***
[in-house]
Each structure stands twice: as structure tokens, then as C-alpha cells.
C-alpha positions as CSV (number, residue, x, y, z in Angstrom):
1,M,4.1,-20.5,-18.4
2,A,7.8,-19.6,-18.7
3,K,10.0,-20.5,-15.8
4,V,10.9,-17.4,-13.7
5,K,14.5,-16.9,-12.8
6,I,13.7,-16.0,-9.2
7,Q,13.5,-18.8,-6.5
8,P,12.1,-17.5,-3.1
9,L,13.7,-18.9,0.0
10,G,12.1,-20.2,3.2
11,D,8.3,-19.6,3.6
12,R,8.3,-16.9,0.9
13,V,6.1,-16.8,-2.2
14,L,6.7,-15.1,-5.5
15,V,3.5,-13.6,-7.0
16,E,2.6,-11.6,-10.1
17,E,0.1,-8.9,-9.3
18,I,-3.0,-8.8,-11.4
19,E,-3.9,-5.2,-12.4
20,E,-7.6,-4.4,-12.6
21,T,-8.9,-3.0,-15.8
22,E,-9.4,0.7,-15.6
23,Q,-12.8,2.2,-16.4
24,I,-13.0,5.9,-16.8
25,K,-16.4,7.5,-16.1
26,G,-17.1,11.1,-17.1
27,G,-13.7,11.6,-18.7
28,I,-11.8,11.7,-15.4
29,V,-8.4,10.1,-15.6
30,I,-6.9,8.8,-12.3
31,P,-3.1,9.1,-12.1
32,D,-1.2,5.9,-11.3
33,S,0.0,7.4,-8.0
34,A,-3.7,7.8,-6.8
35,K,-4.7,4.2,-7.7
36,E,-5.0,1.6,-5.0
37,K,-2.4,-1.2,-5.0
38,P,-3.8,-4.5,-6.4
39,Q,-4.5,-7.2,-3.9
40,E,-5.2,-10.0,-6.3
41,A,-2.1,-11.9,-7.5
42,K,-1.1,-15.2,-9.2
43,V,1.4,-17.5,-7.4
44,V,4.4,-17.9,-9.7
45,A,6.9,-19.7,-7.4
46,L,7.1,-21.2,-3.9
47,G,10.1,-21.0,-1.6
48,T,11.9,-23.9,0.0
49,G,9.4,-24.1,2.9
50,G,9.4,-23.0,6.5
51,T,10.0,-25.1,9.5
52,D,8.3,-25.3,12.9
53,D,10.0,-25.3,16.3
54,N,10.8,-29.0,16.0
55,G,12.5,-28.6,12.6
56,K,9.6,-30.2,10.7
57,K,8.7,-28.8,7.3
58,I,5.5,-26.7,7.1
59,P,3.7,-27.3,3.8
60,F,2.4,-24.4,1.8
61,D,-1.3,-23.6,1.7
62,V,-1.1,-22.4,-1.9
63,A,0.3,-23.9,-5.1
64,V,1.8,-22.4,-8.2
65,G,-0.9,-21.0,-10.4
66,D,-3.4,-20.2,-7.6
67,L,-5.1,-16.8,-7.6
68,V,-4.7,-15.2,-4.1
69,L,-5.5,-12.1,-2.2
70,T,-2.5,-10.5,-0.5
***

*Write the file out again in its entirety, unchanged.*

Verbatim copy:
[in-house]
Each structure stands twice: as structure tokens, then as C-alpha cells.
C-alpha positions as CSV (number, residue, x, y, z in Angstrom):
1,M,4.1,-20.5,-18.4
2,A,7.8,-19.6,-18.7
3,K,10.0,-20.5,-15.8
4,V,10.9,-17.4,-13.7
5,K,14.5,-16.9,-12.8
6,I,13.7,-16.0,-9.2
7,Q,13.5,-18.8,-6.5
8,P,12.1,-17.5,-3.1
9,L,13.7,-18.9,0.0
10,G,12.1,-20.2,3.2
11,D,8.3,-19.6,3.6
12,R,8.3,-16.9,0.9
13,V,6.1,-16.8,-2.2
14,L,6.7,-15.1,-5.5
15,V,3.5,-13.6,-7.0
16,E,2.6,-11.6,-10.1
17,E,0.1,-8.9,-9.3
18,I,-3.0,-8.8,-11.4
19,E,-3.9,-5.2,-12.4
20,E,-7.6,-4.4,-12.6
21,T,-8.9,-3.0,-15.8
22,E,-9.4,0.7,-15.6
23,Q,-12.8,2.2,-16.4
24,I,-13.0,5.9,-16.8
25,K,-16.4,7.5,-16.1
26,G,-17.1,11.1,-17.1
27,G,-13.7,11.6,-18.7
28,I,-11.8,11.7,-15.4
29,V,-8.4,10.1,-15.6
30,I,-6.9,8.8,-12.3
31,P,-3.1,9.1,-12.1
32,D,-1.2,5.9,-11.3
33,S,0.0,7.4,-8.0
34,A,-3.7,7.8,-6.8
35,K,-4.7,4.2,-7.7
36,E,-5.0,1.6,-5.0
37,K,-2.4,-1.2,-5.0
38,P,-3.8,-4.5,-6.4
39,Q,-4.5,-7.2,-3.9
40,E,-5.2,-10.0,-6.3
41,A,-2.1,-11.9,-7.5
42,K,-1.1,-15.2,-9.2
43,V,1.4,-17.5,-7.4
44,V,4.4,-17.9,-9.7
45,A,6.9,-19.7,-7.4
46,L,7.1,-21.2,-3.9
47,G,10.1,-21.0,-1.6
48,T,11.9,-23.9,0.0
49,G,9.4,-24.1,2.9
50,G,9.4,-23.0,6.5
51,T,10.0,-25.1,9.5
52,D,8.3,-25.3,12.9
53,D,10.0,-25.3,16.3
54,N,10.8,-29.0,16.0
55,G,12.5,-28.6,12.6
56,K,9.6,-30.2,10.7
57,K,8.7,-28.8,7.3
58,I,5.5,-26.7,7.1
59,P,3.7,-27.3,3.8
60,F,2.4,-24.4,1.8
61,D,-1.3,-23.6,1.7
62,V,-1.1,-22.4,-1.9
63,A,0.3,-23.9,-5.1
64,V,1.8,-22.4,-8.2
65,G,-0.9,-21.0,-10.4
66,D,-3.4,-20.2,-7.6
67,L,-5.1,-16.8,-7.6
68,V,-4.7,-15.2,-4.1
69,L,-5.5,-12.1,-2.2
70,T,-2.5,-10.5,-0.5